Plaintiff Second Affidavit 14.05.15 Ms Moynihan
Defendant Replying Affidavit 18.05.15 Mr Goss
Plaintiff Third Affidavit 01.07.15 Ms Moynihan
Defendant Replying Affidavit 23.07.15 Mr Goss
Defendant Second Supplemental Affidavit of Discovery 26.02.16 Mr Murphy

As can be seen from Table 1, the defendants have made three attempts through two different deponents, Mr Van Zwol and Mr Murphy to comply with their discovery obligations. In each supplemental affidavit the relevant deponent has admitted errors and omissions in previous discovery and made discovery of new documents to the plaintiffs.


By 11th November last, the plaintiffs were sufficiently vexed by how matters were progressing discovery-wise that they issued a notice of motion seeking (i) an order striking out the defendants' defence for want of discovery, (ii) an order directing the defendants to make further discovery, and (iii) an order requiring inspection of certain documents of which discovery had been made in redacted form.


That strike-out, etc. motion came on for hearing before this Court on 9th February last. Problems soon emerged at the hearing. The plaintiffs, through their counsel, and for the first time in the proceedings, identified certain references within documents already discovered which, it was contended, suggested that there might be further documentation not discovered by the defendants. The contention aforesaid not having previously been raised by way of inter partes correspondence or on affidavit, the balance of the motion was adjourned on consent to facilitate the swearing of a further affidavit by the defendants. This further affidavit was sworn on 26th February.

Part 3
The Plaintiffs' Concerns
A. Some General Concerns.

The plaintiffs come to court claiming that the third affidavit presents some general concerns. These general concerns are five-fold:


that the defendants appear to be of the view that documents which are viewed online but never printed or downloaded are not documents in their power, possession or procurement and thus are not discoverable;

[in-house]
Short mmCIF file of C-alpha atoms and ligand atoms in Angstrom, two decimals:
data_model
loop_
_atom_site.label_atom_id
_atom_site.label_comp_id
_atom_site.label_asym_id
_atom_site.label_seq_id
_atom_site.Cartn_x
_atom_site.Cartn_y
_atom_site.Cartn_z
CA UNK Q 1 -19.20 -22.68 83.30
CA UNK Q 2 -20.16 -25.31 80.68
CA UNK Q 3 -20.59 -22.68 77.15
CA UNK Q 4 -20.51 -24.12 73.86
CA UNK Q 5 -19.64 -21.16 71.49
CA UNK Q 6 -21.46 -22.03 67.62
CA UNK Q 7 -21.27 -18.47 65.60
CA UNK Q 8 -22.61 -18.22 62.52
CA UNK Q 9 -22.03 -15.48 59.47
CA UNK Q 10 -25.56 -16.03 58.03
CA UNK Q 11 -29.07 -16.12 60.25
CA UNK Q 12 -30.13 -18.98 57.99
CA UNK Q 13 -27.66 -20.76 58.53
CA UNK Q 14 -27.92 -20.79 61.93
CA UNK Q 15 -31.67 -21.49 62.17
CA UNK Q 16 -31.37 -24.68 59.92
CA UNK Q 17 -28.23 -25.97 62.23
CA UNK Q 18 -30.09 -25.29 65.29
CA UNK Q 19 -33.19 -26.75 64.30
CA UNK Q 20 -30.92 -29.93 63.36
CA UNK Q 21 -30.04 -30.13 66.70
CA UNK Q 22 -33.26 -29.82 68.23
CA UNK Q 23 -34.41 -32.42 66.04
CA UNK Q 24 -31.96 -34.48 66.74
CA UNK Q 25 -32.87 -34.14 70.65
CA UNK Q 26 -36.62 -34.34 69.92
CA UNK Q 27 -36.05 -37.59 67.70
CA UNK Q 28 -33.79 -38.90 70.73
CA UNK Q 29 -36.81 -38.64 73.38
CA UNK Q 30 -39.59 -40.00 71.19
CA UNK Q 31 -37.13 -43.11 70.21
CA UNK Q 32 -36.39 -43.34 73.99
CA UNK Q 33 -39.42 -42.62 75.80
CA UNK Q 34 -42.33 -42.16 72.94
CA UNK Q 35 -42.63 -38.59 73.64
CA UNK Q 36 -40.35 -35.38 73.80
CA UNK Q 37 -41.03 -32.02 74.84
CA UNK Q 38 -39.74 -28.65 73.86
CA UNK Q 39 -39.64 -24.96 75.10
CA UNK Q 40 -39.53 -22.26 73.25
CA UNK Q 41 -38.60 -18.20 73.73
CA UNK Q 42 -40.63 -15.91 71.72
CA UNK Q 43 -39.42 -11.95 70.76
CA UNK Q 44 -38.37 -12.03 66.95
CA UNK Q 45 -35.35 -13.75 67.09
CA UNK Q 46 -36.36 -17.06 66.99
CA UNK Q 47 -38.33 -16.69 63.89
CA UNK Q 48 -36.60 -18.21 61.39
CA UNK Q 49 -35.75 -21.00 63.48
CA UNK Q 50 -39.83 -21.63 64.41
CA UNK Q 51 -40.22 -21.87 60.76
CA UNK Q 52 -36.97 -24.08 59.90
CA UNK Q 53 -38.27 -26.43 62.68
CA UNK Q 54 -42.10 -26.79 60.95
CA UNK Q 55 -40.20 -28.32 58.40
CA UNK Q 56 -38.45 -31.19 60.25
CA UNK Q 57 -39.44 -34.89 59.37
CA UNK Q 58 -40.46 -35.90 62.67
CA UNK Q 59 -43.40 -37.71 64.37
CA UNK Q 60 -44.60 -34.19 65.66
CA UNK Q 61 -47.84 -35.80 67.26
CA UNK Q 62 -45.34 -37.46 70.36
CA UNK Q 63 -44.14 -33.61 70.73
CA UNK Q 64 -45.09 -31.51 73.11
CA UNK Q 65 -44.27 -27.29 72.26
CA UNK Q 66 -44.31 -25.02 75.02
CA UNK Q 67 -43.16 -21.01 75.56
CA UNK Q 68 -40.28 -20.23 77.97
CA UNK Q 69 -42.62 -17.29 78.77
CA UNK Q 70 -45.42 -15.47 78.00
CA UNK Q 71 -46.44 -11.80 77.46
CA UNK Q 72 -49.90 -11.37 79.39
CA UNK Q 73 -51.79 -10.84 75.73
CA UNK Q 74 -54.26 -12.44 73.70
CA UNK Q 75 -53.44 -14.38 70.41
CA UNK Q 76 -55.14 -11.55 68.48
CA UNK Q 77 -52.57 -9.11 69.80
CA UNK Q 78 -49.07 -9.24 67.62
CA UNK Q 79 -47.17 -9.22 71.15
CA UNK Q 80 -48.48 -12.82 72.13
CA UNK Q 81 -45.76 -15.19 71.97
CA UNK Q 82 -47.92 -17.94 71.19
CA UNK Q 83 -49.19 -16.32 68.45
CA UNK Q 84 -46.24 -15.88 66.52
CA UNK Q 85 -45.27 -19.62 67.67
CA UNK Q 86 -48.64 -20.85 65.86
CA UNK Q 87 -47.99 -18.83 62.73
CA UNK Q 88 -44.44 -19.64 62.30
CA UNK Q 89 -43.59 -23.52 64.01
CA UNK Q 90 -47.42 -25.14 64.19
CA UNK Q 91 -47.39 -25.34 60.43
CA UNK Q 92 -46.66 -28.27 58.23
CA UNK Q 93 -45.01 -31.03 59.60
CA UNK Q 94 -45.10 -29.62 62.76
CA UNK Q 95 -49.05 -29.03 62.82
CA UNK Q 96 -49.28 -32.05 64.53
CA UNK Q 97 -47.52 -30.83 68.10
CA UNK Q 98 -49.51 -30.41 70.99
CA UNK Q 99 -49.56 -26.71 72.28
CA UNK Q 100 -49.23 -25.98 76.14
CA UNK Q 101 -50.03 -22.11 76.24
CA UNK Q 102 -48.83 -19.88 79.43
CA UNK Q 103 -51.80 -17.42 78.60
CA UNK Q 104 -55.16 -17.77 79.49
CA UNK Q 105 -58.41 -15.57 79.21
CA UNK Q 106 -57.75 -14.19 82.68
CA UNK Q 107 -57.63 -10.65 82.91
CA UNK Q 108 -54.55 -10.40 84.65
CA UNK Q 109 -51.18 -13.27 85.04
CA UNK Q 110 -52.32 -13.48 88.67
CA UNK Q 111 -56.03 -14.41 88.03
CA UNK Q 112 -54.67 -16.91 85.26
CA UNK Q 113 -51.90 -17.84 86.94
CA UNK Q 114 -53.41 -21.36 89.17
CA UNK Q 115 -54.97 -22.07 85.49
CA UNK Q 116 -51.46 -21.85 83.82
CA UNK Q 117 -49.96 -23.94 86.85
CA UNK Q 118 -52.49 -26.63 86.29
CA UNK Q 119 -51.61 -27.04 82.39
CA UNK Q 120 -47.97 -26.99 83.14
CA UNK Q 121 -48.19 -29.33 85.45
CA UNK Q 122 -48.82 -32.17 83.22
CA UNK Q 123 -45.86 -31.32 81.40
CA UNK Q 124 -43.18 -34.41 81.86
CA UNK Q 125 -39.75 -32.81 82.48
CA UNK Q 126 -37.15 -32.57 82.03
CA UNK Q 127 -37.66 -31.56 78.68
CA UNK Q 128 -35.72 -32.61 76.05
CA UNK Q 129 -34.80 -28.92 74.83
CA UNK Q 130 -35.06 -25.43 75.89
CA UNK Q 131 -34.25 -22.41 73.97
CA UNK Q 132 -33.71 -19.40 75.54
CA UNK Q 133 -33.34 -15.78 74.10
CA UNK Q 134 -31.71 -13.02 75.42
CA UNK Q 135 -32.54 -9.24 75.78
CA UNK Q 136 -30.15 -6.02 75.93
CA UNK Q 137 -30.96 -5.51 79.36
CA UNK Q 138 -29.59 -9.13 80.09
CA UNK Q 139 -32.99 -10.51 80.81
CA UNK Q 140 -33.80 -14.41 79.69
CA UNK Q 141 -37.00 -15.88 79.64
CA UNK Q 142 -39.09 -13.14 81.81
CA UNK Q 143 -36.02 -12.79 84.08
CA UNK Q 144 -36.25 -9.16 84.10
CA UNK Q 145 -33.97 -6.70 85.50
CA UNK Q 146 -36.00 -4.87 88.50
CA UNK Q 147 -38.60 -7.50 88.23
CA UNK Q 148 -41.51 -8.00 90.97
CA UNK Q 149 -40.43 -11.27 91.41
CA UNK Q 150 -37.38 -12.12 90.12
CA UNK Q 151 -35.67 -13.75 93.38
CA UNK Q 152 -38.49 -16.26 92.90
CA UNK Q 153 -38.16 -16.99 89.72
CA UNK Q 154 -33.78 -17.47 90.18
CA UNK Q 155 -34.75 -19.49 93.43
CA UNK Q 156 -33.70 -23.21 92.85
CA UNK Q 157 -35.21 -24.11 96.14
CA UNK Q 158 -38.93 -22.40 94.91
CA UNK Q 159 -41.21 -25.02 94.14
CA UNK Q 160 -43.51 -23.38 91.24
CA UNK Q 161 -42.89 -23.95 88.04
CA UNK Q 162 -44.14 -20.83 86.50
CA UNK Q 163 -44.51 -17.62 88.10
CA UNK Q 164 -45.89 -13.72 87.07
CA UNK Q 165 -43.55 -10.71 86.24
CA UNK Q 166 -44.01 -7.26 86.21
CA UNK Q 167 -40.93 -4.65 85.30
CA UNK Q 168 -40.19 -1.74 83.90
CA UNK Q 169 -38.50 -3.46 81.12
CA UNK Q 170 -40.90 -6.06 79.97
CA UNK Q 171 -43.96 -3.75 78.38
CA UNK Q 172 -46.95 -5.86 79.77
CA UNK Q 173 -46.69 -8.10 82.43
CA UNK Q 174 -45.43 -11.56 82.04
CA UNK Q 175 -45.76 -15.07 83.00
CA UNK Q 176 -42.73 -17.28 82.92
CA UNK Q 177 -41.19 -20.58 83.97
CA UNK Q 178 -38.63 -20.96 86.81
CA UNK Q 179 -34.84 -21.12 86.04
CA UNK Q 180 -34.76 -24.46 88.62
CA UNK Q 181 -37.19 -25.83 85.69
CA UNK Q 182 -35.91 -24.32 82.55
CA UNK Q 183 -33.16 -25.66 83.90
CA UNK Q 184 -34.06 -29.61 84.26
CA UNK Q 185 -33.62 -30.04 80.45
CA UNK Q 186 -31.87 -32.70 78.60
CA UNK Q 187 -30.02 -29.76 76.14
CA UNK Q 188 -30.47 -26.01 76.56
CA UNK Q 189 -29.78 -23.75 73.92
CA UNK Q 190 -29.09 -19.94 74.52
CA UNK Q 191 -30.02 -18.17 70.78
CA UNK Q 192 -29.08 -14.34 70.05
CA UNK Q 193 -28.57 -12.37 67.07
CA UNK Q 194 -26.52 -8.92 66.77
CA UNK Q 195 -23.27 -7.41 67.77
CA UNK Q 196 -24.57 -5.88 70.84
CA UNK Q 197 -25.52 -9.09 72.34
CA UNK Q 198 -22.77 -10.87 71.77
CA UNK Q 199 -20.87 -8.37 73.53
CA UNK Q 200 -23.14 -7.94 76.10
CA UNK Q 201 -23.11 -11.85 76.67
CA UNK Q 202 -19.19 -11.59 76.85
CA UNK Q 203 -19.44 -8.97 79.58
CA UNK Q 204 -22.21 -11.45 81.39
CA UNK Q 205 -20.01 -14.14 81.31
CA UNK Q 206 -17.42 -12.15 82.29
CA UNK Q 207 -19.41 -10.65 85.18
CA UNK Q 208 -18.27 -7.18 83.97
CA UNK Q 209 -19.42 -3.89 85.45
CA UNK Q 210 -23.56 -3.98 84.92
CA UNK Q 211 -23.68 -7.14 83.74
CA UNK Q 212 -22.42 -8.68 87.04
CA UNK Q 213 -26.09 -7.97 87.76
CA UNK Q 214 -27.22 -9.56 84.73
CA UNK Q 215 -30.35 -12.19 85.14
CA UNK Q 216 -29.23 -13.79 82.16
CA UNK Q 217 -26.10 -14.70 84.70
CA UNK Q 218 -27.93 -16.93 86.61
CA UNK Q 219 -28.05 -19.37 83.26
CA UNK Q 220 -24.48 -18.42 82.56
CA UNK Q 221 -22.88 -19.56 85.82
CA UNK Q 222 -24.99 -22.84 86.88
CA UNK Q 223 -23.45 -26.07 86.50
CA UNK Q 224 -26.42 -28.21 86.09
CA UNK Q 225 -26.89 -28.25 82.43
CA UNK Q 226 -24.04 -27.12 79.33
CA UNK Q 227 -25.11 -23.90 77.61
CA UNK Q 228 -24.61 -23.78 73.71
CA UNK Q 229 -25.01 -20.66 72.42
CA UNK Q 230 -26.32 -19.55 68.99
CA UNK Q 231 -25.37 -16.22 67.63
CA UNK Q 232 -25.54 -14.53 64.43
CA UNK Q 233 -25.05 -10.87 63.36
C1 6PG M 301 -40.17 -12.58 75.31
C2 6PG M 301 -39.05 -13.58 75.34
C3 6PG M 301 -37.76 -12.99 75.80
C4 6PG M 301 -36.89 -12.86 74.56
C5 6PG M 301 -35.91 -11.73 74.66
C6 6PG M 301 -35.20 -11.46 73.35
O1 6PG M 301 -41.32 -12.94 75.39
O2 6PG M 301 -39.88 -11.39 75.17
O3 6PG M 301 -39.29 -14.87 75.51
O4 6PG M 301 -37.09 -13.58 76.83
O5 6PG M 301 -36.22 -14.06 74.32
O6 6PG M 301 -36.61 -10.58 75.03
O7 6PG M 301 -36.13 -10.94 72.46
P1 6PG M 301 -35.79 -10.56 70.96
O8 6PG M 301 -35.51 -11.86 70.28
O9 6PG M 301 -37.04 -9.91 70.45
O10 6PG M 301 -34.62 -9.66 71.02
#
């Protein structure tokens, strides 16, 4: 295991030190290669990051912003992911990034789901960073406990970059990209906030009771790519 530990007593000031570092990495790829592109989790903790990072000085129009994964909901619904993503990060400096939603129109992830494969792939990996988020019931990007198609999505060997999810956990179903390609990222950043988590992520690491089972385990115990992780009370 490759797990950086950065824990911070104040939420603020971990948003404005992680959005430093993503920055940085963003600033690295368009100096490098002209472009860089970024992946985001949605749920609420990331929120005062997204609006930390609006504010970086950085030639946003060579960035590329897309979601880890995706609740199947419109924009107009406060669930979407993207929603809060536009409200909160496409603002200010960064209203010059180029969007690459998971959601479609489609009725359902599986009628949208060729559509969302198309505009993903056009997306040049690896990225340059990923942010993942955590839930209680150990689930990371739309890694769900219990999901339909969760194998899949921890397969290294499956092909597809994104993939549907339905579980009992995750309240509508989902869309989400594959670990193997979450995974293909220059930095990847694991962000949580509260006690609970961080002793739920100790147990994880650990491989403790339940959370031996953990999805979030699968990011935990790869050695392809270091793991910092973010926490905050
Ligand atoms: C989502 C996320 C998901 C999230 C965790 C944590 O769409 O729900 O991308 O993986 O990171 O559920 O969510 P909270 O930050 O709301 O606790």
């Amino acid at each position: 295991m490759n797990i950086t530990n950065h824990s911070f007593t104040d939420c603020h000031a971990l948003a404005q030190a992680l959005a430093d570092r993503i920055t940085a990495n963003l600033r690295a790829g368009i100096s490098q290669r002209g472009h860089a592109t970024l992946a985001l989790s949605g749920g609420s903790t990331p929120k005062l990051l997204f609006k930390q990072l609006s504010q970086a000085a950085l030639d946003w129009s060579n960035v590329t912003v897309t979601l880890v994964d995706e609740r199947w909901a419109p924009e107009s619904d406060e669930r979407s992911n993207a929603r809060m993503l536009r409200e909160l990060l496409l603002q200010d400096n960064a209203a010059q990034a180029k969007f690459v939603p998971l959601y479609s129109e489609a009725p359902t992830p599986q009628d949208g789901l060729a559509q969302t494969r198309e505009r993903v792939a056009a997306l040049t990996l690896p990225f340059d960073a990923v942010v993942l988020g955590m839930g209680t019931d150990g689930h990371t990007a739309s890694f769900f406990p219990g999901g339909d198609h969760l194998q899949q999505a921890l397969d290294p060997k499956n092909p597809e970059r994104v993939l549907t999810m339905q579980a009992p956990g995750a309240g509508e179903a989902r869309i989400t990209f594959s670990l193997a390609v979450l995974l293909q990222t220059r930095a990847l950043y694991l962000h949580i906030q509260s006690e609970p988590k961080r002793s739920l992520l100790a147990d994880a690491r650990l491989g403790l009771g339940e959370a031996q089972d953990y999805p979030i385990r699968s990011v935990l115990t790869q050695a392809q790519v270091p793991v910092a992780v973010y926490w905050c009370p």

that the defendants appear to rely on the fact that certain documents are publicly available to suggest that they are not obliged to discover it;


that the third affidavit has yielded the discovery of documentation which the defendants admit ought to have been discovered in the first affidavit;


that, convinced it seems that “attack is the best form of defence”, the defendants contend that the plaintiffs bear some responsibility for lapses in the defendants' discovery to this point;


that, by way of catch-all contention, the manner in which the defendants have dealt with discovery to this point, including the fact that three affidavits of discovery have to this point been sworn, suggests that the defendants do not understand their discovery obligations and that they cannot therefore be believed to have made adequate discovery to this time.


As to [1], the court entertains considerable doubt as to whether a document viewed online but never printed or downloaded can properly be describedas a documentin the possession, power or procurement of the viewer. The mere act of having viewed the document does not mean that the viewer hasthe documentor has an enforceable legal right to obtain it. Even if one gets over this hurdle, proportionality is an unfailingly relevant consideration when the court has to determine the way in which a party is to comply with its discovery obligations. It is perhaps conceivable that circumstances might arise in which discovery of what was seen online might be available and proportionate; those circumstances do not present here. Nor has any case-law been identified to the court that would suggest that some contrary proposition ought to apply.